Saira McLaren is on fire in her studio! We had a great studio visit with her, it was awesome to see her new work. Her intense color sense and explorations with bleach and fiber are truly exciting, check out her website on the link page on our homepage. We also discussed the Joan Mitchell book, read one member’s take below. And we selected our next book for our January meeting, The Art of Description: Word into World by Mark Doty. It’s more of an exploration of poetry, but several of us felt it could enrich our own understanding of our work. Check back in January to see what we think!


Joan Mitchell in the studio, photo by Loomis Dean

Okay, let’s be real. I had a little extra pep in my step about selecting this Joan Mitchell biography, because it’s a profile of an artist who also happens to be a woman. I’ve read the De Kooning, the Picasso, what else?  I feel like a lot!

This book had other things going for it though, it just came out last year, it looked definitive (as in over 4oo pages) AND  the book jacket was yellow, just like the Pulitzer Prize-winning De Kooning biography.

Well, I love Joan Mitchell’s paintings, but found this biography of her not on par with her work. Doubtless it takes a lot of work to compile the information and write an account like this but that’s probably the greatest feeling I get from the book, the old critique that it ‘feels like a lot of work.’ Which in the end means it feels like a lot of work to read.

When I sit back and reflect on what I learned about Joan Mitchell as an artist and a person, there is no doubt I have a clearer image of her. In fact, I felt exhausted by Mitchell by the end, as probably many of the people who were subjected to her incisive jibes and inquisitions felt. All the same, I couldn’t help but feeling that as in the case of the therapist who is out-smarted by the patient, Albers was simply not up to the task of writing a compelling memoir of such a complex character.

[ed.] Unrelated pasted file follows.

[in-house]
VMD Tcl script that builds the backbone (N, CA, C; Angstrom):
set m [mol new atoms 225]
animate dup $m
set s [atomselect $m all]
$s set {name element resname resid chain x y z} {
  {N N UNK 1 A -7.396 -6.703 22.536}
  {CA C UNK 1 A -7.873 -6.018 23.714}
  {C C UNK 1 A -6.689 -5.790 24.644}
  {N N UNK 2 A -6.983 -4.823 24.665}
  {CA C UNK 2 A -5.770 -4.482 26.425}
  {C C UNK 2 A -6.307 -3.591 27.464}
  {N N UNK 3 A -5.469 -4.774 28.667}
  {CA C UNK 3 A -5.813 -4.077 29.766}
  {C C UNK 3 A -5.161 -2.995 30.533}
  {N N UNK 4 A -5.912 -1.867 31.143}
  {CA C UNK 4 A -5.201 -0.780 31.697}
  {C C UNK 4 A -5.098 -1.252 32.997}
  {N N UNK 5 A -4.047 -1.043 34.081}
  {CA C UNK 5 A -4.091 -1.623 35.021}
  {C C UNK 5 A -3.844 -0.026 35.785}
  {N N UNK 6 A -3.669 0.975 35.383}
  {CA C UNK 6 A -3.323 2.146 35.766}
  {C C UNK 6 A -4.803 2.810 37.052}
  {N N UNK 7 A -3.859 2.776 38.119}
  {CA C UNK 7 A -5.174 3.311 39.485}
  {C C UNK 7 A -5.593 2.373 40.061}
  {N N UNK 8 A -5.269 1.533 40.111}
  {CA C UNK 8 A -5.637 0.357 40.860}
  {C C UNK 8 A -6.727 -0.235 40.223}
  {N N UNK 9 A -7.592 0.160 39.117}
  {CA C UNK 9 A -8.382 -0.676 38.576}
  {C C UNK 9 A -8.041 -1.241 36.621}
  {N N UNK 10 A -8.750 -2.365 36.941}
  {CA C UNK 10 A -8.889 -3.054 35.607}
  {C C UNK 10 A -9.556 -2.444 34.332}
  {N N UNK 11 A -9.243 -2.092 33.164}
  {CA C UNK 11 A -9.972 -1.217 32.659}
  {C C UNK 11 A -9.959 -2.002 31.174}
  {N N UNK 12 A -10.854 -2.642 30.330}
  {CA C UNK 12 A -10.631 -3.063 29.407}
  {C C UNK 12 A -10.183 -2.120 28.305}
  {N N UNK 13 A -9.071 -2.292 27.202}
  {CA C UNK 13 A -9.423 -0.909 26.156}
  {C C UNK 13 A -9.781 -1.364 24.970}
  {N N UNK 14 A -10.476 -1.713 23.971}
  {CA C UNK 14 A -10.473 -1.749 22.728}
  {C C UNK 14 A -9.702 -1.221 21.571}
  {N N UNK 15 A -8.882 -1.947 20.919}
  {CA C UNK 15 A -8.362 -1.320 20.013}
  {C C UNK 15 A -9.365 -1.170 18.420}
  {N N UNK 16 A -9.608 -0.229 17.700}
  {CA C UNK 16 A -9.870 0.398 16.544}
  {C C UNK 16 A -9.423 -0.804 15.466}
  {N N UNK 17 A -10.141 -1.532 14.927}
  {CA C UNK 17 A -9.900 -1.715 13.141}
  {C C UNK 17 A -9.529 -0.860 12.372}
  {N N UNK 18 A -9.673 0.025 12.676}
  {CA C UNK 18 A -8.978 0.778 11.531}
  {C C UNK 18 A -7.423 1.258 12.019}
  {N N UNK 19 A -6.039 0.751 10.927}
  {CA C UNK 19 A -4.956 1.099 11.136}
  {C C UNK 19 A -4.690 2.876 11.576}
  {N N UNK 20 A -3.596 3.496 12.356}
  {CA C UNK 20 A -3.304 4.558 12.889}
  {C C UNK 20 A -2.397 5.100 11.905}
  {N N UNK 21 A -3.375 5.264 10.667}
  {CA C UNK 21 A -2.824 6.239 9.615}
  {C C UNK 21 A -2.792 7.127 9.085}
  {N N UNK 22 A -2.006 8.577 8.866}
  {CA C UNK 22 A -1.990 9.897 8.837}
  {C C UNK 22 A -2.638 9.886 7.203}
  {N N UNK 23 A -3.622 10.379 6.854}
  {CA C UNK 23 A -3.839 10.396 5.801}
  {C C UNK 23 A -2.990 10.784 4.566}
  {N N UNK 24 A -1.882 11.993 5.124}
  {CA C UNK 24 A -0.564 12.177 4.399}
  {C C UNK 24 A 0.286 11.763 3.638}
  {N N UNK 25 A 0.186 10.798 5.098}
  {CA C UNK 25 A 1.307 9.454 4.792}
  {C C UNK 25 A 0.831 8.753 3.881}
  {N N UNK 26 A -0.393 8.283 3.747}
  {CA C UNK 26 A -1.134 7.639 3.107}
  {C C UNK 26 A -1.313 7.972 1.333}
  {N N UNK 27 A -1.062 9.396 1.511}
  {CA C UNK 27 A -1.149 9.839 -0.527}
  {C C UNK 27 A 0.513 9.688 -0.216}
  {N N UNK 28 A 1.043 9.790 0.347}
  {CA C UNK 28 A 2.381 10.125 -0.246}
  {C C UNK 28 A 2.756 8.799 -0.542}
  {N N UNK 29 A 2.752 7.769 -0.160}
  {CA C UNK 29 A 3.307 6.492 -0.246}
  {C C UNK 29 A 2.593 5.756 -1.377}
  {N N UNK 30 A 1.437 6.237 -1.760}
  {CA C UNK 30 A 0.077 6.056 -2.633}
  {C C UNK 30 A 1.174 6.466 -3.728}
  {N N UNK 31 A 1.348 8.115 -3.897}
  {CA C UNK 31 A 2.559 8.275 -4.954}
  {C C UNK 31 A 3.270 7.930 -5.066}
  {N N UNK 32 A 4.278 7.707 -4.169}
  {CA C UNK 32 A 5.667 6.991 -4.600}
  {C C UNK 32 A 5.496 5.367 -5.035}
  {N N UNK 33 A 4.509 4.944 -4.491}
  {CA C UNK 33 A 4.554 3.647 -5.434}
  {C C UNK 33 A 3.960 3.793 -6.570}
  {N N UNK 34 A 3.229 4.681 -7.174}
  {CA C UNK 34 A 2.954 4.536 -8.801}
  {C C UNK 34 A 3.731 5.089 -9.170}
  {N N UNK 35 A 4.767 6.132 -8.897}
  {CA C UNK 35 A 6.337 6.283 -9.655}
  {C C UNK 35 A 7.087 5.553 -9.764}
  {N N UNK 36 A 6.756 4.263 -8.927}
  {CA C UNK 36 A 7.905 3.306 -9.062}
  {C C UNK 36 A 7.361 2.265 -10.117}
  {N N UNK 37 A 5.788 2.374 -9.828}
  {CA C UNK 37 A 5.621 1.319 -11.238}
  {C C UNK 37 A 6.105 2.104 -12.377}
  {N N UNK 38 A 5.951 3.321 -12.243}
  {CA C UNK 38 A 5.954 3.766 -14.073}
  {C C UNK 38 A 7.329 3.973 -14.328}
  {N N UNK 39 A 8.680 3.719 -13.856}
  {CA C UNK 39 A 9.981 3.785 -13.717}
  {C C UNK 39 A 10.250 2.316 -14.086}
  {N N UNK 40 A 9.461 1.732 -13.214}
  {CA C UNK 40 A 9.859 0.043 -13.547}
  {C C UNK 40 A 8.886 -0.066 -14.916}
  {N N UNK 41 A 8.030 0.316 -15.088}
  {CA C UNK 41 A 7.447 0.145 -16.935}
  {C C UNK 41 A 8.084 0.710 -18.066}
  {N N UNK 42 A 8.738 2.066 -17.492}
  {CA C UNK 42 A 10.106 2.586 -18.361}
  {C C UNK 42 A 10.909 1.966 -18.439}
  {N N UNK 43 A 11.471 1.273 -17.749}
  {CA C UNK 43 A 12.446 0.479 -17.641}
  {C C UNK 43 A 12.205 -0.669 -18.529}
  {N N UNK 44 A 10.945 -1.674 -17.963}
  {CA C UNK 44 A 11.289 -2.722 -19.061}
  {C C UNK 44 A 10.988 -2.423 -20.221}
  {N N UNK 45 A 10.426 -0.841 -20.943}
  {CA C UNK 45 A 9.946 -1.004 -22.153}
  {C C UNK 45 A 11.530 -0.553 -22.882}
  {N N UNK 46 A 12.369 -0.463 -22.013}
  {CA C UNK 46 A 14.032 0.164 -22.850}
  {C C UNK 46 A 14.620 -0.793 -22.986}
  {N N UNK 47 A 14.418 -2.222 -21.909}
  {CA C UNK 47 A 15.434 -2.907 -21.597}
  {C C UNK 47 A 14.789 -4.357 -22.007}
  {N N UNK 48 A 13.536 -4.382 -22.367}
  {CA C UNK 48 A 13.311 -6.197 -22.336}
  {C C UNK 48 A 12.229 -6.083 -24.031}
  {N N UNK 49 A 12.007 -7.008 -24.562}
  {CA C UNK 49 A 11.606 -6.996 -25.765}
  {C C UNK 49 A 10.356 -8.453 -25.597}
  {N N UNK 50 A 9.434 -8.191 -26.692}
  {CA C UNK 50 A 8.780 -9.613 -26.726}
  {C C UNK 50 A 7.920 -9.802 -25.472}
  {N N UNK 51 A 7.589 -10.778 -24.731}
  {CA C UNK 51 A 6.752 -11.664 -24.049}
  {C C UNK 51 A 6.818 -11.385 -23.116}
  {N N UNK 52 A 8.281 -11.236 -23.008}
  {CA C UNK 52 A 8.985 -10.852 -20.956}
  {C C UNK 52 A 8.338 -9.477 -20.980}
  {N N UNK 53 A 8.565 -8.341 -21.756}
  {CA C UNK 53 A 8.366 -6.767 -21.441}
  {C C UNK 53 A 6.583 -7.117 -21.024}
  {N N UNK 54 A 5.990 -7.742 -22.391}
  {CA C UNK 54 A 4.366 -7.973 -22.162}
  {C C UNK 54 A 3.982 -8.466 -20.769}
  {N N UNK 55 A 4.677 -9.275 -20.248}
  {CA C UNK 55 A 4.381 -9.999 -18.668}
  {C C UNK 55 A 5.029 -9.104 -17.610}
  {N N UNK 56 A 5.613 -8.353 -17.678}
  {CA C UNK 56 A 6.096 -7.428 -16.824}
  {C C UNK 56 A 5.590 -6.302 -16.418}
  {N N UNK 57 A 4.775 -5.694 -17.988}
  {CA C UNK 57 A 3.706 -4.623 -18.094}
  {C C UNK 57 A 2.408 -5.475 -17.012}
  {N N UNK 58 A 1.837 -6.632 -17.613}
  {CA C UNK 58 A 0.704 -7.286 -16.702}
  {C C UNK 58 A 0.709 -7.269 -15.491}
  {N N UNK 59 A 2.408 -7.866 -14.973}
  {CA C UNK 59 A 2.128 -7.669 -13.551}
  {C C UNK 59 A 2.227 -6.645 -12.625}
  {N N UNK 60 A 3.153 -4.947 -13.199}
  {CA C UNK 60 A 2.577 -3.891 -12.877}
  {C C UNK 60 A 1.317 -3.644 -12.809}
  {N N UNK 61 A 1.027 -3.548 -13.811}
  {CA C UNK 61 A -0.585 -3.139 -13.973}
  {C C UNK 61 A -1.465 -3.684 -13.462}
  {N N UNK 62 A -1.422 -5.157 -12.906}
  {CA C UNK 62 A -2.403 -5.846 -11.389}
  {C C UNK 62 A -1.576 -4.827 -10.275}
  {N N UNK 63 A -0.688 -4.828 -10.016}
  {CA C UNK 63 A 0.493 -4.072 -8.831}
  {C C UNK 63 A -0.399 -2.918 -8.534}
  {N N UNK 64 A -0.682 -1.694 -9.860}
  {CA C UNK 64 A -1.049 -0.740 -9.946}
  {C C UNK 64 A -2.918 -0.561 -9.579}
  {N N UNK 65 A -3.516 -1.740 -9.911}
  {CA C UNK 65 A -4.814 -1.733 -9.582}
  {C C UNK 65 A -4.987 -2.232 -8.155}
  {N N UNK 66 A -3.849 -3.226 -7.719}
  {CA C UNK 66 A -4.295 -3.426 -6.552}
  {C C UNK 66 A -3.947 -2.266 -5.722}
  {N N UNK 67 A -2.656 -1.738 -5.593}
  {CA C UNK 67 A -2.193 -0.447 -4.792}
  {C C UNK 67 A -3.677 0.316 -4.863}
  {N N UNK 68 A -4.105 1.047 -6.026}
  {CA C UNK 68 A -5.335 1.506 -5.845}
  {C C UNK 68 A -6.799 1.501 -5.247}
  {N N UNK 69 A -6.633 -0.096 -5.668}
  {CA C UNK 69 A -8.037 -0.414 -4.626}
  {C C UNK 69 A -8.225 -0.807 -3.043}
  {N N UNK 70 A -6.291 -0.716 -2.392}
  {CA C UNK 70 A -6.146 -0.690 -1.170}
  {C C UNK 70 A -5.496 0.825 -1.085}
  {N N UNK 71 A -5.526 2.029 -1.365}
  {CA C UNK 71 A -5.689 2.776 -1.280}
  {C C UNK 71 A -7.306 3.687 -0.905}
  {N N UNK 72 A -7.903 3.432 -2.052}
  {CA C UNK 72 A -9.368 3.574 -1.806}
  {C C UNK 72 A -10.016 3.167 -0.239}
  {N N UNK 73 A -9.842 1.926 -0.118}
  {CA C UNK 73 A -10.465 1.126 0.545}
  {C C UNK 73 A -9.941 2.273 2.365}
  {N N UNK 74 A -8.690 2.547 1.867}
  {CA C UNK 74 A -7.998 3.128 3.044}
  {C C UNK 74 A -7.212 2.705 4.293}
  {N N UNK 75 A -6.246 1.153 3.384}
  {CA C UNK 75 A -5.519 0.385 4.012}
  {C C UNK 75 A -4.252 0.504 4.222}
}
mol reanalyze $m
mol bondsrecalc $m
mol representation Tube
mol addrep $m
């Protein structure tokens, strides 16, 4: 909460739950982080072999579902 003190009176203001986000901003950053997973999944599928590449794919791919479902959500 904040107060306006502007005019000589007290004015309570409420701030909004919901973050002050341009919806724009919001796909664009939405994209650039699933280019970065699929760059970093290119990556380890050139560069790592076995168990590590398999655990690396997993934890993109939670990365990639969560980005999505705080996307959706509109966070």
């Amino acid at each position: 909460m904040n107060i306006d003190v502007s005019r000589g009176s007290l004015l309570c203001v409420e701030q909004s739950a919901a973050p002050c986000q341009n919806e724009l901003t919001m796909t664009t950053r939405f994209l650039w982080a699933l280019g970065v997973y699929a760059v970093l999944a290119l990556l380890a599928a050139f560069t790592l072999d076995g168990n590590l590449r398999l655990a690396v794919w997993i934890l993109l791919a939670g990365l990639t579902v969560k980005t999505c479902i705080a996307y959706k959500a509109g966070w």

There are tons of metaphors to describe the difference between doing everything right, and creating something artful, the most appropriate for this book is probably playing all the right notes, without creating a piece that is moving and powerful. Having read the fabulous De Kooning biography, picking up this curiously similar yellow book jacket, I was expecting a read that would be enlightening as well as riveting, as his biography was. Sadly, this was not the case.

But hey, lots of smart people had good things to say about this book, including the reviewers in the New York Times and the New Yorker. However, if you’re interested you should probably see if you can get it at your local library and save yourself the money and shelf space.

-Gina Beavers


Oh wow. Yes, this is what happens when you can’t find your camera cord for three months, AND in a larger sense is why dedicated cameras, unattached to phones and e-mail devices are going to become extinct I’m sure! So here are some pics from the Book Fair, where we sold cool editions, met cool folks and had an all around great time hanging out!

The table features zines and editions by Book Club Members. Bottom left is Saira McLaren manning the table and bottom right Carolyn Salas’ concrete bookends.


It has been a busy fall for ABC.  Here is what we are all up to:

Amanda B. Friedman

      BACK YARD PROJECTS
      Oct. 14 – Nov. 5, 2011
      513 East 5th St., 1B
      New York, NY 10009
      BYP & VIS-A-VIA Closing Halloween Party Oct. 29